General Music Practice and Ear Training are part of the Bachelor 1 and 2 courses, and from the 2018/2019 academic year onwards, students may choose to take these subjects as an “in-depth” subject. The weekly lessons take place on a per-discipline basis and skills are built on, week by week. Students may progress to the next level after taking a test. Students will be monitored and given extra coaching if needed, ensuring that every student will reach a final level of competency in his or her own time.
A personalised and responsible musical interpretation requires a lot more than simply reproducing the notes in the score: a deeper understanding of what is in the score and what lies behind the written notes is a must. In Analysis, you will delve deeper into the analysis of harmony, melody, and form, and you will learn to apply various analytical techniques. In your instrumental, voice, choir, and chamber music lessons, you will be able to make concrete links between this theoretical understanding and performance practice. This approach will not only equip you with the skills to better analyse and synthesise scores; Analysis will also help you develop a well thought-out vision and interpretation of existing and new repertoire.
Analysis – subsidiary course 1, 2 and 3 are standard components of the study programme, and during the lessons, you will work on the primary stylistic periods. The teaching staff will use their own areas of specialism to coach you: early music, new music, Romantic music, historical or contemporary performance practice. You will gain insight into the various types of music and genres and you will develop a general analytical understanding, using standard works from the major classical repertoire, from Bach up to and including 20th century repertoire.
You may also choose to take Analysis as a major, in order to be able to marry up a more profound analytical understanding with concrete performance practice. Or you may choose it as an elective course as part of your master’s programme. In Analysis 4 and 5, you will delve deeper into the Romantic period, and 20th and 21st century repertoire, and you will carry out and be supported in your own artistic research. The application of the various analytical techniques will assume a more individualised character, depending on the study pathway which you yourself have chosen. This will involve more independent work on the part of the student, and the consulting of relevant sources. The weekly group lessons will be supplemented with individual coaching in preparation for the final assignment.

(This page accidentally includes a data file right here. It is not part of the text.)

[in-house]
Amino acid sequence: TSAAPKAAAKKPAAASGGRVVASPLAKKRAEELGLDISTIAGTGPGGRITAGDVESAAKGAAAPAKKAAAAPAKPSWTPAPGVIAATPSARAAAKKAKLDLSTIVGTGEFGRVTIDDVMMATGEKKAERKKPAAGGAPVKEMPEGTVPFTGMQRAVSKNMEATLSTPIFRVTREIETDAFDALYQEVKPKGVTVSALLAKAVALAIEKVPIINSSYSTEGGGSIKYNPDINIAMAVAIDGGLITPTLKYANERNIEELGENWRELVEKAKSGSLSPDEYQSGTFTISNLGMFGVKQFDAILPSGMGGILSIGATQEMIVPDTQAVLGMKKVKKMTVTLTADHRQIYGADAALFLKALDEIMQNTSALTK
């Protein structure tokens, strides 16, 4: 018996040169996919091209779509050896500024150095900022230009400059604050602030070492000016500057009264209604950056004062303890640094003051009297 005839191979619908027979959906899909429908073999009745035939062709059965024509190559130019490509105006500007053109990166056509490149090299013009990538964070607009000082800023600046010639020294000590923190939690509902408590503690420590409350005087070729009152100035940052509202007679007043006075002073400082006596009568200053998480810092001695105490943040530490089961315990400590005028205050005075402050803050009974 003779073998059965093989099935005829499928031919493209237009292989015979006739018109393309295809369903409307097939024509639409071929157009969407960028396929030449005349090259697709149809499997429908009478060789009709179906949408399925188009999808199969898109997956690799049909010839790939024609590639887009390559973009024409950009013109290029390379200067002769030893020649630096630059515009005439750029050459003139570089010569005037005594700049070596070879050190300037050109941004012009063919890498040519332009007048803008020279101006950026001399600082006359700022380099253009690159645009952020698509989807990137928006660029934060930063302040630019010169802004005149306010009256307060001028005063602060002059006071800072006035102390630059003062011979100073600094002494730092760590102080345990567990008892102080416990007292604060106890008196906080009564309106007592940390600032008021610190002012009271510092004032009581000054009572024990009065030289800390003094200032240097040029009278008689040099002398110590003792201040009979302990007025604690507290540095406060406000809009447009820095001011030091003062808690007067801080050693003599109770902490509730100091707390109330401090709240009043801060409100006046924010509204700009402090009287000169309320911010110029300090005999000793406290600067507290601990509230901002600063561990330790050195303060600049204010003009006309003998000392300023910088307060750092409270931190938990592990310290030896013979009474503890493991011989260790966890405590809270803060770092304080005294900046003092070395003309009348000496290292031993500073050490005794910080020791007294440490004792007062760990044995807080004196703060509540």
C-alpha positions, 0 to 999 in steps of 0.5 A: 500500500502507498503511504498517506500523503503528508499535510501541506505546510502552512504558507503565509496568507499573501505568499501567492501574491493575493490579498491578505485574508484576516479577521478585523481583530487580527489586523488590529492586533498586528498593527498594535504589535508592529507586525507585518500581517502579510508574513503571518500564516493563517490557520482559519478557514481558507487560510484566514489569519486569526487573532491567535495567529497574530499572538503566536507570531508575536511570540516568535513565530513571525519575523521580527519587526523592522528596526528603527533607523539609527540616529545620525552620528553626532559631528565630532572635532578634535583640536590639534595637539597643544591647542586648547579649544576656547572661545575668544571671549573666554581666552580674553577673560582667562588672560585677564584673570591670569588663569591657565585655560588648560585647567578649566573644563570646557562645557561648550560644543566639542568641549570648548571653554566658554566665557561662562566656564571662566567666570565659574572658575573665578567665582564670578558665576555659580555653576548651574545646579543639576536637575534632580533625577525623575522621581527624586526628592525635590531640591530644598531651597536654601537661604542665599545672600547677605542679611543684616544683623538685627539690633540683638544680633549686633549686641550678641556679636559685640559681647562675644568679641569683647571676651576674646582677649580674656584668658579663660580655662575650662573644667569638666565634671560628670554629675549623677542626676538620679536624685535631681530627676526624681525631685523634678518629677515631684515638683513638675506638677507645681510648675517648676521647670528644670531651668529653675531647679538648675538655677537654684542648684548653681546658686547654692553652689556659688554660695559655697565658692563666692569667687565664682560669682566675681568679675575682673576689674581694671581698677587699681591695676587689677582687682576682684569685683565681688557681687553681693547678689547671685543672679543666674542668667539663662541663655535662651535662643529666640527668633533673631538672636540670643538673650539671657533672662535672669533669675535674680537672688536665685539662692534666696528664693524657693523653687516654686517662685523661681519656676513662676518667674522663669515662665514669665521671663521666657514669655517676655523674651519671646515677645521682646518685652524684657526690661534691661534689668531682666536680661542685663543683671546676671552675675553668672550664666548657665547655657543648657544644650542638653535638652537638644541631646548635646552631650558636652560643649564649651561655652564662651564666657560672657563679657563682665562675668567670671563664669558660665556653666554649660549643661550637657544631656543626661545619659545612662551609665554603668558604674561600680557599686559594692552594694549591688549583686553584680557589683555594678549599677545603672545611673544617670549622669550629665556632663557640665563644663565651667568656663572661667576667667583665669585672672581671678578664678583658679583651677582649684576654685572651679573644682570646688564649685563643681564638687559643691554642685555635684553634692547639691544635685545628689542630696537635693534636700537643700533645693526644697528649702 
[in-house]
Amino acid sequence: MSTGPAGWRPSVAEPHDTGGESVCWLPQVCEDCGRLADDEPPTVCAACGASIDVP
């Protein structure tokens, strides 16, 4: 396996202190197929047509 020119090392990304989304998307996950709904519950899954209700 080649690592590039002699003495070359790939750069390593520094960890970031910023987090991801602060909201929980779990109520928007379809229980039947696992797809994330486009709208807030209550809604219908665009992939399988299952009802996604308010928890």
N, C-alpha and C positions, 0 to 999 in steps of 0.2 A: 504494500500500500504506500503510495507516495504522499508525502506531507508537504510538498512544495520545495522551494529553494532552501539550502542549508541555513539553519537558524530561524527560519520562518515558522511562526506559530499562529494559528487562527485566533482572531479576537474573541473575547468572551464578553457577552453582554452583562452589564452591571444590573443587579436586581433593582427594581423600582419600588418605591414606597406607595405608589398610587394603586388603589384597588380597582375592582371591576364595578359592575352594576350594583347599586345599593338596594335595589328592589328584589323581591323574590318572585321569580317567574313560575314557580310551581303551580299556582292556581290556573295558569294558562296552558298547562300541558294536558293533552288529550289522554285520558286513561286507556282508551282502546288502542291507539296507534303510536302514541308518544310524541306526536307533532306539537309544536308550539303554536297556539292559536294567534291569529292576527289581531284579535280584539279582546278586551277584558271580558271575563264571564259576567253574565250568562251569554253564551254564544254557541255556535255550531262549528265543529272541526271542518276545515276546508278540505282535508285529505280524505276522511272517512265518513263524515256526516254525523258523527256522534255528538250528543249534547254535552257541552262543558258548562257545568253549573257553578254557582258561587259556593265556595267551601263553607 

Every creative and performing musician is confronted daily with the substantive and creative aspects of the profession: from improvising to thinking about structures, listening and making music in a knowledgeable way, making score-reductions and accompaniments.
In the Music programme, we therefore view improvisation and practical tonal understanding as an indispensable component of a musician’s broader horizon. We are extremely proud of our teaching staff, who have an outstanding level of expertise and count among the frontrunners in Flanders and Europe.
As an Instrumental/Vocal Studies student at bachelor’s level, you will be trained in harmonic and improvisation skills, in a context which constantly strives to make links between practical exercises and artistic practice.